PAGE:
For many years, Revenue Cycle Management (RCM) has been the cornerstone of healthcare organizations’ efforts to properly bill and collect legitimate reimbursement revenue. RCM is the process of managing the administrative and clinical roles related to claims processing, payment and collection.

Revenue Integrity, on the other hand, takes a more holistic view of the revenue cycle. It evaluates many of the same people, processes and technology involved in RCM, but it goes a step further by understanding how these various disparate processes can be connected to optimize the entire revenue cycle. The key to an effective revenue integrity program is to review, evaluate and optimize all three revenue streams – front end, mid cycle, and back office.

Focusing on “forgotten A/R” clearly emphasizes the activities and efforts of the third component of the revenue cycle, the back end revenue stream.

Smaller payers often ignored
Why has the A/R of smaller payers been overlooked in the past? There are two key reasons why this has often been the case.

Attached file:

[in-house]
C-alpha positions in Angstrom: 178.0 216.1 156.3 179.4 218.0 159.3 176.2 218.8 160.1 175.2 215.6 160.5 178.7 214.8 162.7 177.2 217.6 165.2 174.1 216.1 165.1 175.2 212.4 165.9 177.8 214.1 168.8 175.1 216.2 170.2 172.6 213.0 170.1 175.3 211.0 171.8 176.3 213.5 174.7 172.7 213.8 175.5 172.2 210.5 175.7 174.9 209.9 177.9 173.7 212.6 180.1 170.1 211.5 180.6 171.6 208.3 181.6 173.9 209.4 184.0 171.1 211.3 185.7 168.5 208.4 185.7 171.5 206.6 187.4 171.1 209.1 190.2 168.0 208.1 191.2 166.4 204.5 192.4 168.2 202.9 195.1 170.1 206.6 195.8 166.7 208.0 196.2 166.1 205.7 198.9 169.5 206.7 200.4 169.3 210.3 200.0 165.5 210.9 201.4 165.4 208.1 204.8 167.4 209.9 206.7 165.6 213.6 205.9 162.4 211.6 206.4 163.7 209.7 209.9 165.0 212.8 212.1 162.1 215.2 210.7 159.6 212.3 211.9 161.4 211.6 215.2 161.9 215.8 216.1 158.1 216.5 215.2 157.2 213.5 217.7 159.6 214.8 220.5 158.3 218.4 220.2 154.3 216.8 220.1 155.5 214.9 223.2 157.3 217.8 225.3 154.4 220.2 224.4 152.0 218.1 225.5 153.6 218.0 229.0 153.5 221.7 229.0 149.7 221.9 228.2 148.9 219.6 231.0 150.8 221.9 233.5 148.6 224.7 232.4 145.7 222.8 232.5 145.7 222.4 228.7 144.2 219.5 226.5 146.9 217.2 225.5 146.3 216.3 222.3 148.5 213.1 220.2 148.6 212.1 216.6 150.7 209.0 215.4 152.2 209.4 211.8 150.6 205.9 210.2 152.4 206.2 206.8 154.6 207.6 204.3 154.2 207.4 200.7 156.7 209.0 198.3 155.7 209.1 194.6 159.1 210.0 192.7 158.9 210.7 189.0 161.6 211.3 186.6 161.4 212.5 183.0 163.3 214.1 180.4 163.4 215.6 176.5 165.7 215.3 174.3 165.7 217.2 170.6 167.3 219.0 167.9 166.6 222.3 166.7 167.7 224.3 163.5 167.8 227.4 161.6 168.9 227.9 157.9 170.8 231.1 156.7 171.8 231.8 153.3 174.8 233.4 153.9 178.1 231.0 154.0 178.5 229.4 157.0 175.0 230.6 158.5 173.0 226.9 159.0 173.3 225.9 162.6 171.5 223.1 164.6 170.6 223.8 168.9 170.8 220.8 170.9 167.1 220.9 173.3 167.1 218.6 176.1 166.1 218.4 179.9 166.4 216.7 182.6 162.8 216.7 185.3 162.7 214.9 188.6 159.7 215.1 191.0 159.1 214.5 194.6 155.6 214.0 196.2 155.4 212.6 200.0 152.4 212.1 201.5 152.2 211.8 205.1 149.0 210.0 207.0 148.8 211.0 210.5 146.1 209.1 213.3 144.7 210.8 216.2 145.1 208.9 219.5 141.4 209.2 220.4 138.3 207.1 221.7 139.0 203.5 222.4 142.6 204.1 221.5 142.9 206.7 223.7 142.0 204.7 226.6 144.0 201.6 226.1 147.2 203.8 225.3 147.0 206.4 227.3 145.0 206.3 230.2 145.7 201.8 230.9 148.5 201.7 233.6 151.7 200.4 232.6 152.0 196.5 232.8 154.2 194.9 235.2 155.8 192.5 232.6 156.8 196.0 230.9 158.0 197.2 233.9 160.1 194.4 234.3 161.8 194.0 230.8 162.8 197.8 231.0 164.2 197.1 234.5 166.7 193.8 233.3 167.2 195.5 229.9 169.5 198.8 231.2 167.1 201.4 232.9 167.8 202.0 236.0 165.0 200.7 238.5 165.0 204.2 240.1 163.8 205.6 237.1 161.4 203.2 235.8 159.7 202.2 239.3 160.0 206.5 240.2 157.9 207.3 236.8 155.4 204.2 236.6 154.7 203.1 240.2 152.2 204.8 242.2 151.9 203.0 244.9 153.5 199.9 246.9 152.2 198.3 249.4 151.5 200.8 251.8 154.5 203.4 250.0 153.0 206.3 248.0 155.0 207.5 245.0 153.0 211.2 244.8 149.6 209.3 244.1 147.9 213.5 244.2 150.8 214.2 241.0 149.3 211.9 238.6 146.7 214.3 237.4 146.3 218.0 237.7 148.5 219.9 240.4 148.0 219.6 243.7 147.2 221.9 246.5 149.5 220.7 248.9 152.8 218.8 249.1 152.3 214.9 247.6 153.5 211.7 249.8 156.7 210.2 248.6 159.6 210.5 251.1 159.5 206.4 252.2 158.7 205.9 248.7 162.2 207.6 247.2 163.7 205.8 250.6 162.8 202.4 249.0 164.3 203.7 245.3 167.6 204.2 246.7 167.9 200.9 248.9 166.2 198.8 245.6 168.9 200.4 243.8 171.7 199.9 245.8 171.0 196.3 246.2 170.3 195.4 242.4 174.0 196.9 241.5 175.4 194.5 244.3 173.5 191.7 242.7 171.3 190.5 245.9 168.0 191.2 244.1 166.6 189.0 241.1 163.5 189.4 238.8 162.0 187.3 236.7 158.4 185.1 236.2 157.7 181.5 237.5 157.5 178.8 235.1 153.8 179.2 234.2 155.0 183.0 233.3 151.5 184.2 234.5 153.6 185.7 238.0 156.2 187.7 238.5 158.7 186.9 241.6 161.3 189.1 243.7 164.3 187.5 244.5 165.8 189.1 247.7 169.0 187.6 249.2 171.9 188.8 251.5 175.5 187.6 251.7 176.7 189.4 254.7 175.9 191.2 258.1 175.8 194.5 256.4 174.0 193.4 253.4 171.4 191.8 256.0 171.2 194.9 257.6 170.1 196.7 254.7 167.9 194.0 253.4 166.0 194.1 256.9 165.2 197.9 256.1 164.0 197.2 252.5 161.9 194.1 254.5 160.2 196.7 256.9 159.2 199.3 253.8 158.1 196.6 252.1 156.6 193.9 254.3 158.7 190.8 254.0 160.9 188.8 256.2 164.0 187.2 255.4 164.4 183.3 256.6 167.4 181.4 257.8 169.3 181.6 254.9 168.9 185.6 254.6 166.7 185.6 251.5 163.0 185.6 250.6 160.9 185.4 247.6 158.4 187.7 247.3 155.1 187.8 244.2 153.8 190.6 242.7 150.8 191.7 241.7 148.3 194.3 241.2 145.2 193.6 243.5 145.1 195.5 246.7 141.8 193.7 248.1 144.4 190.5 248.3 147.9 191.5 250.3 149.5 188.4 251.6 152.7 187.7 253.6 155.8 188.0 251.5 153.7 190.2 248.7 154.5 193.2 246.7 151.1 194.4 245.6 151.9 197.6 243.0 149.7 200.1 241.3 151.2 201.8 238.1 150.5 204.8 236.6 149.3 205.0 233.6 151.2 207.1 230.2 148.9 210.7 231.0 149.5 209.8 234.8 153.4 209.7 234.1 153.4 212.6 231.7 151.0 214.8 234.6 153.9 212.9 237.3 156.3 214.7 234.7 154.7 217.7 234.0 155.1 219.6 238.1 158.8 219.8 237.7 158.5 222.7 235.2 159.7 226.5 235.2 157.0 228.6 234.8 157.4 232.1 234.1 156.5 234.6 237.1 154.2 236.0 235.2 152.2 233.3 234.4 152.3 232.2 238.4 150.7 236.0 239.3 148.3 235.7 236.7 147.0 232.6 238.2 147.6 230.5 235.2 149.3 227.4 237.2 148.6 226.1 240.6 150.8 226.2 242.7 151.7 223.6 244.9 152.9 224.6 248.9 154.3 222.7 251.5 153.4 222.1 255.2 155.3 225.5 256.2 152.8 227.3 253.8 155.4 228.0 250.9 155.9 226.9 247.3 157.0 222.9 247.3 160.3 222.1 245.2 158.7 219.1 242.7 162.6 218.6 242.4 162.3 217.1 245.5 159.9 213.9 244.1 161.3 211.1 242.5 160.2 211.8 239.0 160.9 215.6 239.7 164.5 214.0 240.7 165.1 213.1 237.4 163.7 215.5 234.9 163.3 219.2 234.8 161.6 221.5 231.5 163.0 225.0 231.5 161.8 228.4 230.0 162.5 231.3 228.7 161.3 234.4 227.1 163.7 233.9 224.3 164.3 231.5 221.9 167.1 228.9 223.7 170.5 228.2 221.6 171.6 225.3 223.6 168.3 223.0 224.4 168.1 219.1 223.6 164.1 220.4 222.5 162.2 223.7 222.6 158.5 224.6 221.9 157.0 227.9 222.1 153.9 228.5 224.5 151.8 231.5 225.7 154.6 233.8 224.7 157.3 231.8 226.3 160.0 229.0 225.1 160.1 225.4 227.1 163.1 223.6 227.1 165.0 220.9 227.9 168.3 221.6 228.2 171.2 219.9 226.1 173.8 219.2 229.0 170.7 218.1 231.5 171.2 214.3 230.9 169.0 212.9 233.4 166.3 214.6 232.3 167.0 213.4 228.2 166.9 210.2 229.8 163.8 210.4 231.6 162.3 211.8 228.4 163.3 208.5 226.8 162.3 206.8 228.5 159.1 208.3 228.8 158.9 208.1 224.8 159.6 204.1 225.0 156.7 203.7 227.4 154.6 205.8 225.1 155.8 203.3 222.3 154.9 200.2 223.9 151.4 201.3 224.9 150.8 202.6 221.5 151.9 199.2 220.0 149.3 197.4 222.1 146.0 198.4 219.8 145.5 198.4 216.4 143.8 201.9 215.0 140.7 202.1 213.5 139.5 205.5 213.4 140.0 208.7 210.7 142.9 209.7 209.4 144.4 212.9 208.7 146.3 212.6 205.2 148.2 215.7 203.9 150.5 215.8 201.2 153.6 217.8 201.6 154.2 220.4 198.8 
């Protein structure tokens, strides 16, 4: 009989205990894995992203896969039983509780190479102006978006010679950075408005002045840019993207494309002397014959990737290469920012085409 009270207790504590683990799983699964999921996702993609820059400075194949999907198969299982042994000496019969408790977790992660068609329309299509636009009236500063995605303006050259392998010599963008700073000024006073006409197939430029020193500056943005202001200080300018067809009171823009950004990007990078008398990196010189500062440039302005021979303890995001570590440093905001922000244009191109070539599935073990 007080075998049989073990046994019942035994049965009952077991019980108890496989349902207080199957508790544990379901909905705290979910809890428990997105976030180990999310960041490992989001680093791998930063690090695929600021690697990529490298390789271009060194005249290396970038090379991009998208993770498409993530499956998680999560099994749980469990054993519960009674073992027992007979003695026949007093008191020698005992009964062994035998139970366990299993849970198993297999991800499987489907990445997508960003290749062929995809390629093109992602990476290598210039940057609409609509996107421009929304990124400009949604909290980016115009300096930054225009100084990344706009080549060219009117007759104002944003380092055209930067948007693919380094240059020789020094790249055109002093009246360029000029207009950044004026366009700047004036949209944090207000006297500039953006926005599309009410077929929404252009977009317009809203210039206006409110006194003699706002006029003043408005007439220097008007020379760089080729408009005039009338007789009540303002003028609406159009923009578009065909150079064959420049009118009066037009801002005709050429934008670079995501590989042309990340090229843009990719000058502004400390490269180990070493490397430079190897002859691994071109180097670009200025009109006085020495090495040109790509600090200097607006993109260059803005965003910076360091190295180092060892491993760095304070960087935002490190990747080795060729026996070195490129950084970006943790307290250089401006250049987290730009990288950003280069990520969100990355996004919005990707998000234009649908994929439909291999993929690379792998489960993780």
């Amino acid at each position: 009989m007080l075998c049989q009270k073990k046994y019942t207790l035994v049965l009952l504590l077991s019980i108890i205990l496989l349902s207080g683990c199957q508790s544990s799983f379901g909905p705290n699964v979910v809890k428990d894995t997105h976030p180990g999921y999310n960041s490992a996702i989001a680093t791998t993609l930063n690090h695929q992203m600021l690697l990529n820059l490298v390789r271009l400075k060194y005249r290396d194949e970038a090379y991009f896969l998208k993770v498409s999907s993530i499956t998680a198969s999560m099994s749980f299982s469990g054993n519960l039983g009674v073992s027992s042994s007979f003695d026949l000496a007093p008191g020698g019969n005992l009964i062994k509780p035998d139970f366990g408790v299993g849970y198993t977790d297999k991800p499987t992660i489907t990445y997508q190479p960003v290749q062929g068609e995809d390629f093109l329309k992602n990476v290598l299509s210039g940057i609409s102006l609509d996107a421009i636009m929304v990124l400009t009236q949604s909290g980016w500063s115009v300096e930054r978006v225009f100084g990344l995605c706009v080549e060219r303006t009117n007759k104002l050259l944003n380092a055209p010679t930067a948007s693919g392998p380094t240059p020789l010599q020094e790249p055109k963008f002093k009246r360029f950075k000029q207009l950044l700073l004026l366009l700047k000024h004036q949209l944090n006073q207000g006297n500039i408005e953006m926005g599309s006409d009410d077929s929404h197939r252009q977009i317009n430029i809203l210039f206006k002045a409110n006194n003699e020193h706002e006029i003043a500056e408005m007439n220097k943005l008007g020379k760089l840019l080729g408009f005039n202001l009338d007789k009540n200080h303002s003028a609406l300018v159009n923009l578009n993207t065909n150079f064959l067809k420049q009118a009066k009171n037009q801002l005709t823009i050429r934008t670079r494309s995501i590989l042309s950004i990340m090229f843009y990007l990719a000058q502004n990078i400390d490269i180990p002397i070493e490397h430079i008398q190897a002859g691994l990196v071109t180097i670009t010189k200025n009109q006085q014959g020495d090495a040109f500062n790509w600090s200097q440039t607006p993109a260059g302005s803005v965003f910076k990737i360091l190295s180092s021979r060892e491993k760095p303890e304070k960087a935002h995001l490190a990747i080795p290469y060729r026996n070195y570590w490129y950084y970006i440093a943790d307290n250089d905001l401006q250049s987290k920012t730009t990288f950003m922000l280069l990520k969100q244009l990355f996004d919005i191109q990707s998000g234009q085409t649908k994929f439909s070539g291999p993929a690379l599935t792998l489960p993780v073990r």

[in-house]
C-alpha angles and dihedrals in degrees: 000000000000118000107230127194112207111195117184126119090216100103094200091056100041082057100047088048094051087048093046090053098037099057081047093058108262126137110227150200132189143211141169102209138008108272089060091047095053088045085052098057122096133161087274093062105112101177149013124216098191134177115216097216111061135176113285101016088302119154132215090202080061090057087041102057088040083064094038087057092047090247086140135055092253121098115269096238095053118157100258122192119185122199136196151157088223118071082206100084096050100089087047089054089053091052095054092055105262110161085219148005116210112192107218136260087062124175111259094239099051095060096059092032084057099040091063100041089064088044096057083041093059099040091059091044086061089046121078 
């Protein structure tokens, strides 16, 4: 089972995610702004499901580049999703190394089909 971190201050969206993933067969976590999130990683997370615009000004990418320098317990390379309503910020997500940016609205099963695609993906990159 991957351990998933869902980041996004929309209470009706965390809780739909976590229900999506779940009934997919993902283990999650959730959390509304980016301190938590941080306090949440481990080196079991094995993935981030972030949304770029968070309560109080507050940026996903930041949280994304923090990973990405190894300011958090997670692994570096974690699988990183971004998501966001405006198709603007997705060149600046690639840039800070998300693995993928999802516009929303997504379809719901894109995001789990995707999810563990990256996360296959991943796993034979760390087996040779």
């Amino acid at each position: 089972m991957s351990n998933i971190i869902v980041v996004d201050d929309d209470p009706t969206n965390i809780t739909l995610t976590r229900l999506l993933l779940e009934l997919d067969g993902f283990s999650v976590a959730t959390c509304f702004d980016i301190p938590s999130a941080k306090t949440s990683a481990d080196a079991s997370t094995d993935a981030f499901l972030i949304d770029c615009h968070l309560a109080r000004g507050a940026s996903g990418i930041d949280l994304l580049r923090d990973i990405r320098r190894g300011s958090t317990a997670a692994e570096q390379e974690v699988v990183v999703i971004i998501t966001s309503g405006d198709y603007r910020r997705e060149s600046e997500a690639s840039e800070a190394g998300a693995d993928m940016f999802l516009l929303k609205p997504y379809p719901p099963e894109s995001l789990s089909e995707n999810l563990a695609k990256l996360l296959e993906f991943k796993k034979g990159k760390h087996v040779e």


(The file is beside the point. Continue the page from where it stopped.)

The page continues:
Account Management. There are two major philosophies that come into play when working accounts for collections. One is to sort by insurance type and the other by alphabetical by patient. When using insurance types method, the smaller insurance types are often never touched because of the emphasis on the larger amount of accounts in the major insurance companies. When working by alphabet, the staff may only randomly touch the smaller companies.

Prioritization. Best practices call for prioritizing your larger balances both in dollar amount of claims and amount of claims within a particular insurance class or company. Again, this will result in smaller claims falling by the wayside and not getting much attention.

Once your department has mastered efficiently collecting from your major payers, you can move on to implement streamlined practices to maximize collection from your minor payers. Here are three steps to develop an effective program for approaching smaller payer collections.